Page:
Royal Pains

TheSpanish Royal Family (2013)

TheSpanish Royal Family (2013).

As PR practitioners, we like to think of ourselves as highly evolved, open-minded people who always listen to our audiences and respond to their feedback to make sure that they’re kept happy.  In other words, we think we practice what Grunig calls two-way symmetrical public relations. But in truth, there are still many current examples that prove that the public information model – the one that just tries to push information to the media, not responding to any kind of feedback from the public- is still used on a regular basis.

All you have to do in order to appreciate this is pick up a copy of Hello! Magazine and read up on what’s happening with our European royals, in particular with the Spanish monarchy. In case you haven’t been keeping up with some of their latest news, let me bring you up to speed on how they’re doing. Continue reading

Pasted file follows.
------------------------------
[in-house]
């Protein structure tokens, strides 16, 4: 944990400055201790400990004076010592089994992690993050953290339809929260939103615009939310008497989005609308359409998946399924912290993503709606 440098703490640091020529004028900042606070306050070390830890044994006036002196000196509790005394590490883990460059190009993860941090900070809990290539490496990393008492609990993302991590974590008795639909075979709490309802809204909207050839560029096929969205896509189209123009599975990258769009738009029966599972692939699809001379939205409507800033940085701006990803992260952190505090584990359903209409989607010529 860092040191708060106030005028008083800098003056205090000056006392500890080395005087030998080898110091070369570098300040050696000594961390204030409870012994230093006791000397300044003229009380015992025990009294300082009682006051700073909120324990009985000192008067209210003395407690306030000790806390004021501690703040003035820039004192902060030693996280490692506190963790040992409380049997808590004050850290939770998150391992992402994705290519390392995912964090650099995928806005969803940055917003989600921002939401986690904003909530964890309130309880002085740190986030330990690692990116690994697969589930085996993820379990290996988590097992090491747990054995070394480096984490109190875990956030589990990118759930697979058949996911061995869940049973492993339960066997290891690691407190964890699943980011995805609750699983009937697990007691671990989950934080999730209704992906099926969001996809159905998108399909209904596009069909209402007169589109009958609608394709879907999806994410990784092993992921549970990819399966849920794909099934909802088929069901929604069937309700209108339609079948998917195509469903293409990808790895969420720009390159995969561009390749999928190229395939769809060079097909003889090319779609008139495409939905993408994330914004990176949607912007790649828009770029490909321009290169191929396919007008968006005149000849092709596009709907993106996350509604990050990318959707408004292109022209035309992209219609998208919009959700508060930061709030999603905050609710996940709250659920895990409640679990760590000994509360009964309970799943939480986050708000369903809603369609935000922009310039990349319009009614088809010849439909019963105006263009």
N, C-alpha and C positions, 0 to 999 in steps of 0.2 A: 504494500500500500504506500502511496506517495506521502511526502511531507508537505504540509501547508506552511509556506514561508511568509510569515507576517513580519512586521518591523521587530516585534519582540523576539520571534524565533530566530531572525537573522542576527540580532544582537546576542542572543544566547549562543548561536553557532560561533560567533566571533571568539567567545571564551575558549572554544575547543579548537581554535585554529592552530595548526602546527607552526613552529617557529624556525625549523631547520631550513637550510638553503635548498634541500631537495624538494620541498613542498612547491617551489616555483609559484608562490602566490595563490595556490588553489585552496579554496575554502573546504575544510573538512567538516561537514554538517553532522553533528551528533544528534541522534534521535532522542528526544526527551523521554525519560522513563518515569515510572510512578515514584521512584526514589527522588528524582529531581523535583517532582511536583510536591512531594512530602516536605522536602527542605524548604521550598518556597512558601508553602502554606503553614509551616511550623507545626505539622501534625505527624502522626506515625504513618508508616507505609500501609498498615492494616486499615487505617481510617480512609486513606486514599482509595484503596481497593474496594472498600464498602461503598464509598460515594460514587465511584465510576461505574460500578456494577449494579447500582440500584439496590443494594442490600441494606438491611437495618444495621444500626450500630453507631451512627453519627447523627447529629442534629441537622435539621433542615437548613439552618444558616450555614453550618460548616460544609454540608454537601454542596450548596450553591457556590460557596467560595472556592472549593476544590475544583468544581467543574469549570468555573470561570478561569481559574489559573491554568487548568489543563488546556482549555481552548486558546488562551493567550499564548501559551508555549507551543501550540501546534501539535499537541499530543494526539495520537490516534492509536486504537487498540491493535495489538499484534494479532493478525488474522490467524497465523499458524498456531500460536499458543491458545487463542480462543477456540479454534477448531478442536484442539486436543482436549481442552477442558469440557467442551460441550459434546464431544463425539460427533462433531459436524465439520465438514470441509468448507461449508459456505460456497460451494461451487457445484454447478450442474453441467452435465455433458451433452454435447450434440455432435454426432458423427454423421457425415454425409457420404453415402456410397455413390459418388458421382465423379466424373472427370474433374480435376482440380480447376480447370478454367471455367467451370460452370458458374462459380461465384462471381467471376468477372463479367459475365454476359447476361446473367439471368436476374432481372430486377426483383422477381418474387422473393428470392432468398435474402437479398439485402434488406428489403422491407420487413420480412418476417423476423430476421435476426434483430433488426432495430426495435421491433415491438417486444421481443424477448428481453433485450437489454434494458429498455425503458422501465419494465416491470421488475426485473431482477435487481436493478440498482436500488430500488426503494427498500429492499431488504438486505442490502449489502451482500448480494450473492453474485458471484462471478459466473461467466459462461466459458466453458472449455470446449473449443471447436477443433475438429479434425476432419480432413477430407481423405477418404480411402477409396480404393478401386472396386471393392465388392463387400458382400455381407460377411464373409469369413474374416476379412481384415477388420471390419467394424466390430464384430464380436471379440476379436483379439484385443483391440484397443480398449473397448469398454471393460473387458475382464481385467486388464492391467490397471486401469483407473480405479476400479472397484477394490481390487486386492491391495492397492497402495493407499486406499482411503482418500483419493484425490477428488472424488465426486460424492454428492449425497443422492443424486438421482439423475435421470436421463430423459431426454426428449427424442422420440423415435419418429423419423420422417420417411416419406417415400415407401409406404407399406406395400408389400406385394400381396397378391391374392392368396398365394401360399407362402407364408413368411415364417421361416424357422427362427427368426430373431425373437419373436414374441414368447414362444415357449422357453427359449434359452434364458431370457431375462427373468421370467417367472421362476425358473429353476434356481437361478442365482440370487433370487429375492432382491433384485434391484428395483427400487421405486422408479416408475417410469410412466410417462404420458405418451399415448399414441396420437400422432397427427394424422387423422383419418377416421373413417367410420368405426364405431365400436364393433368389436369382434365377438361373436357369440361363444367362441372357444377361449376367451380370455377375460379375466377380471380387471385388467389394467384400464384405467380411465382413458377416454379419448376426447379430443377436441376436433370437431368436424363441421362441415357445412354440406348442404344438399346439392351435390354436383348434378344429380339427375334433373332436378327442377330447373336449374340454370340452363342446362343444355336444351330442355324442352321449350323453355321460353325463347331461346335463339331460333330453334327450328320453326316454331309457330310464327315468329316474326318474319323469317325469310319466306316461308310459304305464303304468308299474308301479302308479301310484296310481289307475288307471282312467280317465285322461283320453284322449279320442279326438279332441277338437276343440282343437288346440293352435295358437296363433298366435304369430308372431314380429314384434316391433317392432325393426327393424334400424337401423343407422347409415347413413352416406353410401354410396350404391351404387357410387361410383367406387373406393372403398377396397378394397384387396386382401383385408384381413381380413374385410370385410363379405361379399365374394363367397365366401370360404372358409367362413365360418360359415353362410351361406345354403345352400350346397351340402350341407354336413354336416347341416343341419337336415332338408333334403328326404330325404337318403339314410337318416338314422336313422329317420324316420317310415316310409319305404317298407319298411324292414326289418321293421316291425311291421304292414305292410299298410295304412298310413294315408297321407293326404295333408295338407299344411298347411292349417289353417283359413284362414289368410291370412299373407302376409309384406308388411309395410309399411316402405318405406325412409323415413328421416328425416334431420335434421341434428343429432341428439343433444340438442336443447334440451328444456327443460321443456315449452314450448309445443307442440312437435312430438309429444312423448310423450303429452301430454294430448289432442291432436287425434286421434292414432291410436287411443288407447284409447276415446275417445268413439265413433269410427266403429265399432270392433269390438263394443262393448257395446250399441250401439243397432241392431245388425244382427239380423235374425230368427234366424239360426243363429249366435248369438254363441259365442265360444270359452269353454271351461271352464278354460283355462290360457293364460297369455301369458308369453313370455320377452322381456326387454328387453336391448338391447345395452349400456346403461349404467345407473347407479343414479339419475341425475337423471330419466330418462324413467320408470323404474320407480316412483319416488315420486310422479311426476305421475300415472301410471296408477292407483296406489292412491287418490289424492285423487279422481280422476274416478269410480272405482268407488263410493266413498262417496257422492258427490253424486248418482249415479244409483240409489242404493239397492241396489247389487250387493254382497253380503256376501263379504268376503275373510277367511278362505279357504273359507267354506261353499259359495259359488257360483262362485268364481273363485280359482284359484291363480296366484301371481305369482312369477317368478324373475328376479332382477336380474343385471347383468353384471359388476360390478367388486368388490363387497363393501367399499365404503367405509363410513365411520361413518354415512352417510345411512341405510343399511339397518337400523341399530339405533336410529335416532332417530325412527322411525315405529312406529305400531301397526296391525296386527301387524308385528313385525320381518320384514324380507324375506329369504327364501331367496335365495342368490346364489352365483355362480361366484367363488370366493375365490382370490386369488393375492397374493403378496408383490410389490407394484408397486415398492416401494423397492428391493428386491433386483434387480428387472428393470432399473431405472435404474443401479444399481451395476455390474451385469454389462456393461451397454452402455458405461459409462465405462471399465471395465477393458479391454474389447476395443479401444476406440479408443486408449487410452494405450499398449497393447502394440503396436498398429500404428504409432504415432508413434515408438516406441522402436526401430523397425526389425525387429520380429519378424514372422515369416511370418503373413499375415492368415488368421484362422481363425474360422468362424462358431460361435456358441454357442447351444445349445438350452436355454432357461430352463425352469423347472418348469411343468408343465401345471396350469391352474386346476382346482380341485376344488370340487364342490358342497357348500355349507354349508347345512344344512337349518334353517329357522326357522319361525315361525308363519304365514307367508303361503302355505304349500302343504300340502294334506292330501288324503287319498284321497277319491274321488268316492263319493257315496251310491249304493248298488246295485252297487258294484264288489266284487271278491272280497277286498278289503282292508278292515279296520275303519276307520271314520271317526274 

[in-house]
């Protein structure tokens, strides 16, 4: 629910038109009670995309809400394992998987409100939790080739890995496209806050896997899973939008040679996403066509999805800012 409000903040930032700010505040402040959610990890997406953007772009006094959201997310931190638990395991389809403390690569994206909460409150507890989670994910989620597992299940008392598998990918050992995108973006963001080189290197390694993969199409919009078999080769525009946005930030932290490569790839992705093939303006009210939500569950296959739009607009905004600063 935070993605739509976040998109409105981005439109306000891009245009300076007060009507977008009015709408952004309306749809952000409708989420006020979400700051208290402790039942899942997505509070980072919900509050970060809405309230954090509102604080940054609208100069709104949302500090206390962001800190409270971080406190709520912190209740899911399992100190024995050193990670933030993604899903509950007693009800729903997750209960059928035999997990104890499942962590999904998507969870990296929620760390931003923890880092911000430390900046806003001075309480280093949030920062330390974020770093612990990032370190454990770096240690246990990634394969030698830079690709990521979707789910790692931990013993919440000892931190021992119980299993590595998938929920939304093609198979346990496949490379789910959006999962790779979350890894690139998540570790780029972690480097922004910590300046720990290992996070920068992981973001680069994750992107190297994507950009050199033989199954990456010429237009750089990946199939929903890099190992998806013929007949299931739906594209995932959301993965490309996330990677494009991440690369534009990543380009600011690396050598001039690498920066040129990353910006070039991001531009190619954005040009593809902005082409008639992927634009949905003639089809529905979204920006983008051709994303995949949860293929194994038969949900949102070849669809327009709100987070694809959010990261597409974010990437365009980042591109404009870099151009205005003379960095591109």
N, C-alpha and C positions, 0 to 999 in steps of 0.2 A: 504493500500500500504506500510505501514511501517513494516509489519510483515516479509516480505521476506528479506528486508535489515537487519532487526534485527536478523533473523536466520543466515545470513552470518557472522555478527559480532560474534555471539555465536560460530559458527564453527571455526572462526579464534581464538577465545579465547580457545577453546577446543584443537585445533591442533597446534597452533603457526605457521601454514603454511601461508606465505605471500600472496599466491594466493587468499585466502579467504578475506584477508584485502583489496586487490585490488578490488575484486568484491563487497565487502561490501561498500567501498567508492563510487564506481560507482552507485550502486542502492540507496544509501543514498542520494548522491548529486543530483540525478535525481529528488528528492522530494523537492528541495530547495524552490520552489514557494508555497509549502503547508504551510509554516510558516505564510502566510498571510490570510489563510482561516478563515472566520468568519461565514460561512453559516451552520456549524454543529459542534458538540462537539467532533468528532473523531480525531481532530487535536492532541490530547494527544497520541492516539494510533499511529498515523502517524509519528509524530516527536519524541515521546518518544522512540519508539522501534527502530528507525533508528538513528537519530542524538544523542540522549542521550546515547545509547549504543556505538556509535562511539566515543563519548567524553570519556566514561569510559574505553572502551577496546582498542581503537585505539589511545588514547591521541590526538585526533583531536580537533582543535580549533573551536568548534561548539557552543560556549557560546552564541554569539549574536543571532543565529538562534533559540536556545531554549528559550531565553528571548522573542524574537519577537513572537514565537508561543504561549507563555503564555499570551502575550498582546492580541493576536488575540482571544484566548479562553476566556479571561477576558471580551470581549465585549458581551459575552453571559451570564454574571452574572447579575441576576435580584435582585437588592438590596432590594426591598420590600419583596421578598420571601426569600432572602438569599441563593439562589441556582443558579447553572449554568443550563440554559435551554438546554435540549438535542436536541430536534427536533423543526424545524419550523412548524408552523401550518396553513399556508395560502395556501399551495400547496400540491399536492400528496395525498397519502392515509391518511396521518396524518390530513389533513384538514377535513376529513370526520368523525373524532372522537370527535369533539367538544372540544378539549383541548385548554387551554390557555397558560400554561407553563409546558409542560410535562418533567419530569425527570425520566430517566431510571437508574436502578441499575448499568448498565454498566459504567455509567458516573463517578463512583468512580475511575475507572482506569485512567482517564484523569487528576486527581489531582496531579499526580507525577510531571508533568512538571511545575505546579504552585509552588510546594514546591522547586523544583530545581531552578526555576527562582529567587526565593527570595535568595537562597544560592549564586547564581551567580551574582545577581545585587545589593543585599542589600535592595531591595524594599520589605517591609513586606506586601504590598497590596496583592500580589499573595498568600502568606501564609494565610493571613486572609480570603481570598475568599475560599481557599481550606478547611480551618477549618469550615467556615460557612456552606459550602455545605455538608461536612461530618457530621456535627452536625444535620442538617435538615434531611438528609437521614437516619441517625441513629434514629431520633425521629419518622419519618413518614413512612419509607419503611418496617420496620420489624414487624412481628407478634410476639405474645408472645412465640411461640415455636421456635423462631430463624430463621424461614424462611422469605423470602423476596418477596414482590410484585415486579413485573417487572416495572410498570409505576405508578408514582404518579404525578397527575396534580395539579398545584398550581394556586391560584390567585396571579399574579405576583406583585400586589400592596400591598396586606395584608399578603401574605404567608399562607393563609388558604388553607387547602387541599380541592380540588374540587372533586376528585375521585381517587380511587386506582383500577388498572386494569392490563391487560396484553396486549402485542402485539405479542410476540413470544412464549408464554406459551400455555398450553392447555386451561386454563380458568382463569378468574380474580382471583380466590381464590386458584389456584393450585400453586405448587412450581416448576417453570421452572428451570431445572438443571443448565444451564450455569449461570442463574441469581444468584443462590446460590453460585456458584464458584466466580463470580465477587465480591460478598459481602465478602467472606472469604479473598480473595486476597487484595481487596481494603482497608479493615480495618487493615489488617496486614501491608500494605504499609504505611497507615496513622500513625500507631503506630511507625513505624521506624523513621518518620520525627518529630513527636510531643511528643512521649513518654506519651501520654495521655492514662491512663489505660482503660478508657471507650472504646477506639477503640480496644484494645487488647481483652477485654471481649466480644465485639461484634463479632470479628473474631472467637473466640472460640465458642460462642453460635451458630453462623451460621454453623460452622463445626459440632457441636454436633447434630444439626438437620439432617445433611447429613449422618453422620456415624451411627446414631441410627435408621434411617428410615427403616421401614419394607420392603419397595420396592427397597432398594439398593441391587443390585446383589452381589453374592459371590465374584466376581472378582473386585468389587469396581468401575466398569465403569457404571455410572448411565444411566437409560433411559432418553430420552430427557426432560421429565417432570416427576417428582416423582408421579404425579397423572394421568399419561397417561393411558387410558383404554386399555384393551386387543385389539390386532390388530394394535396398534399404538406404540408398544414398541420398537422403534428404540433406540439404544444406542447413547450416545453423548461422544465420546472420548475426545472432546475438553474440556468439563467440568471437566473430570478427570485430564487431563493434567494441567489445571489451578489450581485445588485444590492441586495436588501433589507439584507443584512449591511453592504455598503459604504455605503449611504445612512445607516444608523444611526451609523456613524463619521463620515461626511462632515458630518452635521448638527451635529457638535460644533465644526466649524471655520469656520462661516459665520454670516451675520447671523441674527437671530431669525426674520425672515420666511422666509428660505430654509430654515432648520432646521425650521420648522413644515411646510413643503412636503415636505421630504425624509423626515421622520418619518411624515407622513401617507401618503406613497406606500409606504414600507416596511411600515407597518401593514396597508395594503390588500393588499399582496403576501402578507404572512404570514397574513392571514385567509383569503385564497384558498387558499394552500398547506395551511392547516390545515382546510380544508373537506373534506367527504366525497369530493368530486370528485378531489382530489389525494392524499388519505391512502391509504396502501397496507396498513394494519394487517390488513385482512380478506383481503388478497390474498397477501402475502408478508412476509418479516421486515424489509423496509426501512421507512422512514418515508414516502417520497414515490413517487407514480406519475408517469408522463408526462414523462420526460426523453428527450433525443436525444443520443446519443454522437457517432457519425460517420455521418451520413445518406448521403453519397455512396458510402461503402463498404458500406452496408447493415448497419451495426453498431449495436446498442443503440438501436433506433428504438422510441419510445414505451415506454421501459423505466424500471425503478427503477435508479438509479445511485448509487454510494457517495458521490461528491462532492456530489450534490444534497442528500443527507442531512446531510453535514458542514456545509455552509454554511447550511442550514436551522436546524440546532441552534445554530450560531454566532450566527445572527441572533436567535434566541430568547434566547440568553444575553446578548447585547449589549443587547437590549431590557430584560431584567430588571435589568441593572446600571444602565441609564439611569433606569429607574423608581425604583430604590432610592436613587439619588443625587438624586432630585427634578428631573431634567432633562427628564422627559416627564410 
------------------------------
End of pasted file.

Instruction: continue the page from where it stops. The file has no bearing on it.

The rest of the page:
PR “a la española”

Mariano Rajoy, President of Spain, "attends" a press conference after the scandal breaks out.

Mariano Rajoy, President of Spain, “attends” a press conference after the scandal breaks out.

Whenever anyone talks about the countries where the function of PR is most evolved, they generally mention the United States and the UK. Sometimes Australia… Germany… but never Spain. Any self-respecting Spaniard would be annoyed at this. We do after all have our pride! However, the events that have occurred there within the past few days should make any Spanish PR practitioner cringe; both politically and “PR-illy”. Continue reading